For a short period in the Middle Ages, I seem to recall that some dialects of English lacked gender distinction between feminine and masculine. It was something like "a" or "ha" in the nominative, i.e. the case in which "she" is. "She" and "he" also fell together at some point as Old English had used "heo" and "he", but that rather unhelpfully led to both of them becoming "he".
Malay/Indonesian has what is known as the T-V distinction in all pronouns, i.e. polite and informal versions. Just as we might say "you" until we know someone well enough to call them "thou", and if you think about it that still works because saying "thou" to a stranger is likely to get them looking funny at you because they aren't yet used to how much of a weirda you are yet and don't realise you're going to do something like that, Malay/Indonesian has that for many pronouns. If you want to show respect, you call yourself "saya", which originally meant "the slave", but once you get to know someone with whom you are on equal terms, you can start calling yourself "aku". This applies to the third person too, where the polite form is "beliau" and the informal "dia". That language is in fact, as Anthony Burgess, fellow language nerd, "bafflingly easy", so maybe we should just all speak it, and I mean all of us, not just us two. There's another gap in the pronominal inventory of our speech - the word "wit"/"unc" has fallen into disuse so we have to write "us two" instead.
It seems to me that if Sarada were to start using a gender-neutral third person pronoun for me, it would automatically be a familiar or informal one like "thou", because she knows me well. There are various suggestions for gender-neutral pronouns floating about, notably the Spivaks, but they tend to be very unsatisfactory. Spivak pronouns, for instance, just sound like you're dropping H's to me, and "em" is also almost identical to "'em". I quite like "thon", which is also the accusative (approximately "me", "thee", "us", "them" and "whom") form of "that", which was apparently suggested in Victorian times, and may also still exist in some dialects of English.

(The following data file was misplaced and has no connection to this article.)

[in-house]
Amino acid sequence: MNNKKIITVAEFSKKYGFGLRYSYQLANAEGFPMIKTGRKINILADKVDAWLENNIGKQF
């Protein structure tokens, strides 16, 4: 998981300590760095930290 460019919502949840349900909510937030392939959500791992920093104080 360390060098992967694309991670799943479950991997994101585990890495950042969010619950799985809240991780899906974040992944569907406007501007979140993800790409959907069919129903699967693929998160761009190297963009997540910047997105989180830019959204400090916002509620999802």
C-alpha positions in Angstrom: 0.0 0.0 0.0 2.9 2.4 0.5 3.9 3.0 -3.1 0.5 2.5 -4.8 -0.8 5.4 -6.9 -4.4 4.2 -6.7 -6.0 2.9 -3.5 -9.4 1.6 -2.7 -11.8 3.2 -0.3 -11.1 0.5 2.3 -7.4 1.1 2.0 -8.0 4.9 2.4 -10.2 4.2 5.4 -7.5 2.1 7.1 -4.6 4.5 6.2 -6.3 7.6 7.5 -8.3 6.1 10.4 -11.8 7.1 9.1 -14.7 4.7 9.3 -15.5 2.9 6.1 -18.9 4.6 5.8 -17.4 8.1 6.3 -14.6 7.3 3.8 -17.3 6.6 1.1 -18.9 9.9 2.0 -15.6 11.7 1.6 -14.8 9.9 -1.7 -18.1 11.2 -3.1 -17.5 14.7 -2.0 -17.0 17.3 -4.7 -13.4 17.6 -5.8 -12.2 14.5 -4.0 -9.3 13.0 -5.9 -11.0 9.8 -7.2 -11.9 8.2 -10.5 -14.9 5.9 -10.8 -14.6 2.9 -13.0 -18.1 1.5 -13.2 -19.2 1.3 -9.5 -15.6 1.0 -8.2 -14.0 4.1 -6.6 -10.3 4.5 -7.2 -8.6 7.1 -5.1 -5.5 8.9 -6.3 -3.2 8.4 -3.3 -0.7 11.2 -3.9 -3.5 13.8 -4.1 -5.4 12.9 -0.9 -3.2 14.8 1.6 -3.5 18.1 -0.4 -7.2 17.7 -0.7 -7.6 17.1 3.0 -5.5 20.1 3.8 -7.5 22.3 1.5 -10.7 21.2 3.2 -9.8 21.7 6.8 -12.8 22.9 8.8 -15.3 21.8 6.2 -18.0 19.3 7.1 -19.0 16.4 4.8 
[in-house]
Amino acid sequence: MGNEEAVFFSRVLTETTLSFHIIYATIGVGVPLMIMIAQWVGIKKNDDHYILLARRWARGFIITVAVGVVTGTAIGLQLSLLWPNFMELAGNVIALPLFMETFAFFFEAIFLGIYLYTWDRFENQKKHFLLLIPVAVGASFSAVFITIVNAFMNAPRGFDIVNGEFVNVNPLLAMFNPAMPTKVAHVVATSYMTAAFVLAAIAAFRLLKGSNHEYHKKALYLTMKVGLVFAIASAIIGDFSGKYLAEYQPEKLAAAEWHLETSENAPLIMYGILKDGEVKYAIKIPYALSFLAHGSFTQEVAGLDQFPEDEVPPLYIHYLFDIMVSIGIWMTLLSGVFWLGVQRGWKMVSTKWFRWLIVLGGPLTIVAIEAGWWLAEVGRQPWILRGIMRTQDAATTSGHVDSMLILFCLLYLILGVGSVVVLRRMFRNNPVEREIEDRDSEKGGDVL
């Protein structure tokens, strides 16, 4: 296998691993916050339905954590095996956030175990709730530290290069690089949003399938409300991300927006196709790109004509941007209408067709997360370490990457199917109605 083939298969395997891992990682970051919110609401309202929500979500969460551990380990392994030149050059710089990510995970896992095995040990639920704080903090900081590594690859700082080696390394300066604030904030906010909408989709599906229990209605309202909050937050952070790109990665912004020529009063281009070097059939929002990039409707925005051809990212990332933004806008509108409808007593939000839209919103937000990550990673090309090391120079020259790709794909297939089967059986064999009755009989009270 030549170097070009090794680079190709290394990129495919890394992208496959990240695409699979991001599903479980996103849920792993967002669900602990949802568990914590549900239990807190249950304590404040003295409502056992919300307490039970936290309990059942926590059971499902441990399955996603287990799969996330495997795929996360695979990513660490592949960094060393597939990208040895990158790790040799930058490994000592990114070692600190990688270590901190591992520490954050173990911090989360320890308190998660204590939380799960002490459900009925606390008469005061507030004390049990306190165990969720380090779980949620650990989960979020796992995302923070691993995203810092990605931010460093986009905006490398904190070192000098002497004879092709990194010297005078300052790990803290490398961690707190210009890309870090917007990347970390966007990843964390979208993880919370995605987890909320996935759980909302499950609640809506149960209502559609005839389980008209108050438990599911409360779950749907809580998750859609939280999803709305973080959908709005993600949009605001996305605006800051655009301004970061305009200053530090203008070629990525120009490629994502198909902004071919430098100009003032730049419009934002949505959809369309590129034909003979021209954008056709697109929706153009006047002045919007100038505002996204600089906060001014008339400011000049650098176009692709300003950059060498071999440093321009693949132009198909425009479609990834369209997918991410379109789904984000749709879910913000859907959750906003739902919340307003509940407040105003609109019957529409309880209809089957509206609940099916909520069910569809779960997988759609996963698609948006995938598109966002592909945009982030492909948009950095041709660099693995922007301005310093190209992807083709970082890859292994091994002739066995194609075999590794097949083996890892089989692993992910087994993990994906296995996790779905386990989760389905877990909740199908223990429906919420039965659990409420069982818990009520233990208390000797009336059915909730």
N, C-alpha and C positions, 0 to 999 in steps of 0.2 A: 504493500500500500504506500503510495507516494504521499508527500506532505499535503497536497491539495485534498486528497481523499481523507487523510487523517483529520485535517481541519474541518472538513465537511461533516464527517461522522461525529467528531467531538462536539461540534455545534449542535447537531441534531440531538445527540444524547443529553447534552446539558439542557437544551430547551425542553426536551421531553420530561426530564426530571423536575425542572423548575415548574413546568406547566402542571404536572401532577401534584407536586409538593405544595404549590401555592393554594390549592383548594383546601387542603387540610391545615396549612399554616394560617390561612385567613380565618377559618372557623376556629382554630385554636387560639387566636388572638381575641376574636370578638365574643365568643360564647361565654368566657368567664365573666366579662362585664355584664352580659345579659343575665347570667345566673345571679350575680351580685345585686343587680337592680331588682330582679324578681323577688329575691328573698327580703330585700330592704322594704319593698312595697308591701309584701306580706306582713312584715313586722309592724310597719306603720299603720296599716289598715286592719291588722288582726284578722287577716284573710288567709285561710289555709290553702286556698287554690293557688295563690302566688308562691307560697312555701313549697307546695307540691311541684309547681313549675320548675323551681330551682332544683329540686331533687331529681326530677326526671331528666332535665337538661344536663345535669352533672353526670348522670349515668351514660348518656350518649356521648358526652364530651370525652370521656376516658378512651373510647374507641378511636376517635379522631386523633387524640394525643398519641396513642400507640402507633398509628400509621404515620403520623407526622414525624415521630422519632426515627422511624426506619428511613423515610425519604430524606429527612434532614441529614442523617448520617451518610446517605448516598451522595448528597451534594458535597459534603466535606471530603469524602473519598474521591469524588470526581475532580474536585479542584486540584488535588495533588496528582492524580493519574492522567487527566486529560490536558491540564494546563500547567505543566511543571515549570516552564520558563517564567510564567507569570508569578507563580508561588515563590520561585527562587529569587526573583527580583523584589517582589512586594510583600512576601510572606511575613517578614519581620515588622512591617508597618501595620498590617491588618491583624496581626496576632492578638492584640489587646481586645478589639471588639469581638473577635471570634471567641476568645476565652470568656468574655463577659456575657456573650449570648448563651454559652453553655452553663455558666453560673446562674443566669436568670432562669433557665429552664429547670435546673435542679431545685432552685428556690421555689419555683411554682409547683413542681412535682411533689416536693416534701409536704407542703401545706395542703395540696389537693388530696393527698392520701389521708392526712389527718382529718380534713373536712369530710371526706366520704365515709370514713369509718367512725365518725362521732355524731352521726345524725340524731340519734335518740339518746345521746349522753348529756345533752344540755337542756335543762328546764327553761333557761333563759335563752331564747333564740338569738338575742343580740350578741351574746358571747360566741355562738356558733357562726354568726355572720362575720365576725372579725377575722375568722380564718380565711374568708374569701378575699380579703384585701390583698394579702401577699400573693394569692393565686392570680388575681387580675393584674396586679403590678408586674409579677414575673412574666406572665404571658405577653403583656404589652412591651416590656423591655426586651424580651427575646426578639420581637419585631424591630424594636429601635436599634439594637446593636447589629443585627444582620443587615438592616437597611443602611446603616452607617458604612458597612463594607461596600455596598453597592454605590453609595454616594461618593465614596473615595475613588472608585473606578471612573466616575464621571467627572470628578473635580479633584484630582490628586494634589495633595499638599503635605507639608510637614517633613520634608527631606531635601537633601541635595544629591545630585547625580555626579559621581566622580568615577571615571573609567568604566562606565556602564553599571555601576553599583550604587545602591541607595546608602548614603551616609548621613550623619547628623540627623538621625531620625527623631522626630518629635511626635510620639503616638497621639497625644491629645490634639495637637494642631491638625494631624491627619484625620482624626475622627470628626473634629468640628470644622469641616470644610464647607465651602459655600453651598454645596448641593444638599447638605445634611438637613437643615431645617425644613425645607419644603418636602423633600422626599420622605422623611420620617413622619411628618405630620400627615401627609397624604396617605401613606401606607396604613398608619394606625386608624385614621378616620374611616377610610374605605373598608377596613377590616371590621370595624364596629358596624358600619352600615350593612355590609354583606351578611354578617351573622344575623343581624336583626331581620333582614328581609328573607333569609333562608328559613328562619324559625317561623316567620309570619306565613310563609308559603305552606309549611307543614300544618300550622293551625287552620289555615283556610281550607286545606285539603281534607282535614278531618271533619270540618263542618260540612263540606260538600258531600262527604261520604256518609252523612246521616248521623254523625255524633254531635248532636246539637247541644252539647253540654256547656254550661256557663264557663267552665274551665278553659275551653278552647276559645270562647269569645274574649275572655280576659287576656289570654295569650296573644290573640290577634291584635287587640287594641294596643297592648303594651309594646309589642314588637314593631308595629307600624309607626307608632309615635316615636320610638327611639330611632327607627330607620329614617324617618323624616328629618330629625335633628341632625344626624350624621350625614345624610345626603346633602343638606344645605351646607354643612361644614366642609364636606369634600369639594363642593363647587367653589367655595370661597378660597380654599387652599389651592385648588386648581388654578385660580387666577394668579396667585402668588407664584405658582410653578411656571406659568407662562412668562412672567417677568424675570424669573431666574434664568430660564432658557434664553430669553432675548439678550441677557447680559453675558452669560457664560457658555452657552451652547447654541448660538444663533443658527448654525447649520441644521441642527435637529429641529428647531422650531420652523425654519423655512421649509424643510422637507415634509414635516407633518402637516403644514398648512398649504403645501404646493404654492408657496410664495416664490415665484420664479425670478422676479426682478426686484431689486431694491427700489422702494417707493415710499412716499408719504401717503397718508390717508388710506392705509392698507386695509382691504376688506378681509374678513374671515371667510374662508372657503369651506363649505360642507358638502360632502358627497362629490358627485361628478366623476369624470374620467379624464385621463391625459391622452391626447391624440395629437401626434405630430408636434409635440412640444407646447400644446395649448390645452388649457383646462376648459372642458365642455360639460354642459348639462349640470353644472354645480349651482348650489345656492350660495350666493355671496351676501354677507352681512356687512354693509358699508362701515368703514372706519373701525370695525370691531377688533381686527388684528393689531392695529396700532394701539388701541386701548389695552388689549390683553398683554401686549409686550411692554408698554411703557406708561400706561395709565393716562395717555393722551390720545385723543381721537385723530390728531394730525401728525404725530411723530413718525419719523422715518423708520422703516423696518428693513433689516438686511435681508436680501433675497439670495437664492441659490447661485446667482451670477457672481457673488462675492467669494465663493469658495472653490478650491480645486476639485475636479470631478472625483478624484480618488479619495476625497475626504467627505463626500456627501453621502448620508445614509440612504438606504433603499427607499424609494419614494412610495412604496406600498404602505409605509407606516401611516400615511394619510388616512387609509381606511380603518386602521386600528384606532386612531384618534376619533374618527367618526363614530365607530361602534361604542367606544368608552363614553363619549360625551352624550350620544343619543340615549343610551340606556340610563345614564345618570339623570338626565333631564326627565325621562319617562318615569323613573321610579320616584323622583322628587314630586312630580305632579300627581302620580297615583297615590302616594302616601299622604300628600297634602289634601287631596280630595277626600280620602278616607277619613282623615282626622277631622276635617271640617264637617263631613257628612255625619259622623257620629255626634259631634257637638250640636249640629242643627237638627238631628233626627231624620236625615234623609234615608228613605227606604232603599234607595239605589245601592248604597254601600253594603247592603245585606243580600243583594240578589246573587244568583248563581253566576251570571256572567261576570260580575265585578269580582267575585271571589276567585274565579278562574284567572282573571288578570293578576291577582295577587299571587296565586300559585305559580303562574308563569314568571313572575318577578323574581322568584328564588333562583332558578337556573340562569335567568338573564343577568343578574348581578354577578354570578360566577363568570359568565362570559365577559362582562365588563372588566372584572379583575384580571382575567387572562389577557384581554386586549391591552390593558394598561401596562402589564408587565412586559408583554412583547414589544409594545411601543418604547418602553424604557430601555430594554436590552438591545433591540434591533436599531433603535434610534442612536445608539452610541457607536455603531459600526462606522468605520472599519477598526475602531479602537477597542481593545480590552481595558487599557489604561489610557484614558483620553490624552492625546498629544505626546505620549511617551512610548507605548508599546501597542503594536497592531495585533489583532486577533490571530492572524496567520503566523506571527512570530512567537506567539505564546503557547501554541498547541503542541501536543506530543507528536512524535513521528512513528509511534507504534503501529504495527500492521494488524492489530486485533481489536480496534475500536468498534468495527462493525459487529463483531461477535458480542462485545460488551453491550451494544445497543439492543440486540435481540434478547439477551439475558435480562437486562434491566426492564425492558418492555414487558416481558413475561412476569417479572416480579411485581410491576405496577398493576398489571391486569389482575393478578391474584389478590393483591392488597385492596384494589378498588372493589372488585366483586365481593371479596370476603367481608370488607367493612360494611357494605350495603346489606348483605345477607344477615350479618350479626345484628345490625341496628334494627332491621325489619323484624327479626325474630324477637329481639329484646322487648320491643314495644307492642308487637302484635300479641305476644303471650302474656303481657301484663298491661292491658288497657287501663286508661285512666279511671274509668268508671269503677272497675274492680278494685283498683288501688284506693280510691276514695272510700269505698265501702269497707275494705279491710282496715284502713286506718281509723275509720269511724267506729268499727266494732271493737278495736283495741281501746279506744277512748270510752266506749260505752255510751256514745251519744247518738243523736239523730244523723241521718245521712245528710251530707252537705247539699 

What Sarada et al seem to be batting around, though, is "mer". This presumably refers to my use of names with M in them. I've also been called "shim", which was creative, and was widely used by people I didn't know and is actually fine - the objective ending appeals to me. Sarada is going to do what she will, naturally, as is her right, but after some initial discomfort, I've decided "mer" would be OK although it's a bit third gendery. The reason I like it is that it sounds like the first syllable of "mermaid", "mersheep", "mergoat" (which Daniel - the Introstealer's real name - is as a Capricorn) "merman" and the like, and the metaphor of the mer-entity has been used to refer to trans people before because they're amphibious and occupy two environments. Whereas I'm not sure about that construction, I can get on board with the idea of occupying two worlds, even if one of them was largely against my will, because you have to try to salvage something positive out of your experience.
So "mer" would be OK although I might hold out for proper declension. In the end, it's up to her of course.